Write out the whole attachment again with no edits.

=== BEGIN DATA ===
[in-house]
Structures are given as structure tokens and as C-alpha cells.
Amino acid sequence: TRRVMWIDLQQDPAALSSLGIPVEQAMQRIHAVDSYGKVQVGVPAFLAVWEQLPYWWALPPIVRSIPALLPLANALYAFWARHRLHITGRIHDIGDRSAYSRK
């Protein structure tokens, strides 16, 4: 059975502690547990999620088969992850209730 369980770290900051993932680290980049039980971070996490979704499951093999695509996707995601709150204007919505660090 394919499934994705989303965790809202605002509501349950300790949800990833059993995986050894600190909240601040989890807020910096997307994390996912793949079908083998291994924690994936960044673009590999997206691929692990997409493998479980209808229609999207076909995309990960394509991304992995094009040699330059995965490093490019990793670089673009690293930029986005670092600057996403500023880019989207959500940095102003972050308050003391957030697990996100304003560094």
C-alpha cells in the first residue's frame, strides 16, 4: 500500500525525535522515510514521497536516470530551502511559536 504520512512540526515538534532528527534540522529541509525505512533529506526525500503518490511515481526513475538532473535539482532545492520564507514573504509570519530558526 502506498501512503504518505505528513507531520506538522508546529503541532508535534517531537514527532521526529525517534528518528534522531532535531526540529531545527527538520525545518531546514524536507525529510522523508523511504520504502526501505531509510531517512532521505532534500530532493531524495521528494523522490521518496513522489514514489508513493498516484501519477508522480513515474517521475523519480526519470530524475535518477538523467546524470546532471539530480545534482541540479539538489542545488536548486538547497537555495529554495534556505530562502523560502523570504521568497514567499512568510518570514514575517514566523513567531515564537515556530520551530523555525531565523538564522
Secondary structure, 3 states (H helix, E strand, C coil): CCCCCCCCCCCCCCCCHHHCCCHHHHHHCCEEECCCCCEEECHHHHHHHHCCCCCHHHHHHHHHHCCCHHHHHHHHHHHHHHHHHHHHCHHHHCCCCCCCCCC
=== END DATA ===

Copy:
[in-house]
Structures are given as structure tokens and as C-alpha cells.
Amino acid sequence: TRRVMWIDLQQDPAALSSLGIPVEQAMQRIHAVDSYGKVQVGVPAFLAVWEQLPYWWALPPIVRSIPALLPLANALYAFWARHRLHITGRIHDIGDRSAYSRK
């Protein structure tokens, strides 16, 4: 059975502690547990999620088969992850209730 369980770290900051993932680290980049039980971070996490979704499951093999695509996707995601709150204007919505660090 394919499934994705989303965790809202605002509501349950300790949800990833059993995986050894600190909240601040989890807020910096997307994390996912793949079908083998291994924690994936960044673009590999997206691929692990997409493998479980209808229609999207076909995309990960394509991304992995094009040699330059995965490093490019990793670089673009690293930029986005670092600057996403500023880019989207959500940095102003972050308050003391957030697990996100304003560094």
C-alpha cells in the first residue's frame, strides 16, 4: 500500500525525535522515510514521497536516470530551502511559536 504520512512540526515538534532528527534540522529541509525505512533529506526525500503518490511515481526513475538532473535539482532545492520564507514573504509570519530558526 502506498501512503504518505505528513507531520506538522508546529503541532508535534517531537514527532521526529525517534528518528534522531532535531526540529531545527527538520525545518531546514524536507525529510522523508523511504520504502526501505531509510531517512532521505532534500530532493531524495521528494523522490521518496513522489514514489508513493498516484501519477508522480513515474517521475523519480526519470530524475535518477538523467546524470546532471539530480545534482541540479539538489542545488536548486538547497537555495529554495534556505530562502523560502523570504521568497514567499512568510518570514514575517514566523513567531515564537515556530520551530523555525531565523538564522
Secondary structure, 3 states (H helix, E strand, C coil): CCCCCCCCCCCCCCCCHHHCCCHHHHHHCCEEECCCCCEEECHHHHHHHHCCCCCHHHHHHHHHHCCCHHHHHHHHHHHHHHHHHHHHCHHHHCCCCCCCCCC